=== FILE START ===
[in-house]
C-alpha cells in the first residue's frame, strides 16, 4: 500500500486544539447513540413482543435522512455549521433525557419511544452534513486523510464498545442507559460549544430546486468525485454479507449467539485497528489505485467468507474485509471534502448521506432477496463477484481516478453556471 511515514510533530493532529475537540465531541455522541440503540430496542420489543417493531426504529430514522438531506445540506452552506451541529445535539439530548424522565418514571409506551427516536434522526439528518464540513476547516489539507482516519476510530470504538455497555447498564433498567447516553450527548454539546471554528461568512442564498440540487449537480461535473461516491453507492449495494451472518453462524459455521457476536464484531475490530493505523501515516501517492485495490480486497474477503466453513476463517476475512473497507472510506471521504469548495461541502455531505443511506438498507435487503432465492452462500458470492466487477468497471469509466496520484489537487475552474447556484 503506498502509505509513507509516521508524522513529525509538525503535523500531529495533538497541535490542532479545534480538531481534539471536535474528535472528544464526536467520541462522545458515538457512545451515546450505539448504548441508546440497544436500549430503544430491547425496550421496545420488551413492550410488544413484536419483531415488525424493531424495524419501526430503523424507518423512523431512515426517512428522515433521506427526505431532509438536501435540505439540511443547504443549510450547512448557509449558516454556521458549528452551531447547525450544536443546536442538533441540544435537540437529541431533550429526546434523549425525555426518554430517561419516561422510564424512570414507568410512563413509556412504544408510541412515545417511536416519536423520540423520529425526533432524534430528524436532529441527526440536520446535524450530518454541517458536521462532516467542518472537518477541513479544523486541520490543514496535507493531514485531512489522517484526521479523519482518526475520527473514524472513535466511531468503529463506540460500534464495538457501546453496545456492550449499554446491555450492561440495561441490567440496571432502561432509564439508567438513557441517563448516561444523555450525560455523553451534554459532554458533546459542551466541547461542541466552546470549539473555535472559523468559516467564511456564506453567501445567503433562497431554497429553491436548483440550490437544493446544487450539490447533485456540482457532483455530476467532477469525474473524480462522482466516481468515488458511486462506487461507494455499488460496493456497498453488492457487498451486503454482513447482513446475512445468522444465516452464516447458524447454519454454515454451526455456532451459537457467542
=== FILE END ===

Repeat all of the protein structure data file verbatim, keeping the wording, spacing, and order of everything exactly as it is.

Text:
[in-house]
C-alpha cells in the first residue's frame, strides 16, 4: 500500500486544539447513540413482543435522512455549521433525557419511544452534513486523510464498545442507559460549544430546486468525485454479507449467539485497528489505485467468507474485509471534502448521506432477496463477484481516478453556471 511515514510533530493532529475537540465531541455522541440503540430496542420489543417493531426504529430514522438531506445540506452552506451541529445535539439530548424522565418514571409506551427516536434522526439528518464540513476547516489539507482516519476510530470504538455497555447498564433498567447516553450527548454539546471554528461568512442564498440540487449537480461535473461516491453507492449495494451472518453462524459455521457476536464484531475490530493505523501515516501517492485495490480486497474477503466453513476463517476475512473497507472510506471521504469548495461541502455531505443511506438498507435487503432465492452462500458470492466487477468497471469509466496520484489537487475552474447556484 503506498502509505509513507509516521508524522513529525509538525503535523500531529495533538497541535490542532479545534480538531481534539471536535474528535472528544464526536467520541462522545458515538457512545451515546450505539448504548441508546440497544436500549430503544430491547425496550421496545420488551413492550410488544413484536419483531415488525424493531424495524419501526430503523424507518423512523431512515426517512428522515433521506427526505431532509438536501435540505439540511443547504443549510450547512448557509449558516454556521458549528452551531447547525450544536443546536442538533441540544435537540437529541431533550429526546434523549425525555426518554430517561419516561422510564424512570414507568410512563413509556412504544408510541412515545417511536416519536423520540423520529425526533432524534430528524436532529441527526440536520446535524450530518454541517458536521462532516467542518472537518477541513479544523486541520490543514496535507493531514485531512489522517484526521479523519482518526475520527473514524472513535466511531468503529463506540460500534464495538457501546453496545456492550449499554446491555450492561440495561441490567440496571432502561432509564439508567438513557441517563448516561444523555450525560455523553451534554459532554458533546459542551466541547461542541466552546470549539473555535472559523468559516467564511456564506453567501445567503433562497431554497429553491436548483440550490437544493446544487450539490447533485456540482457532483455530476467532477469525474473524480462522482466516481468515488458511486462506487461507494455499488460496493456497498453488492457487498451486503454482513447482513446475512445468522444465516452464516447458524447454519454454515454451526455456532451459537457467542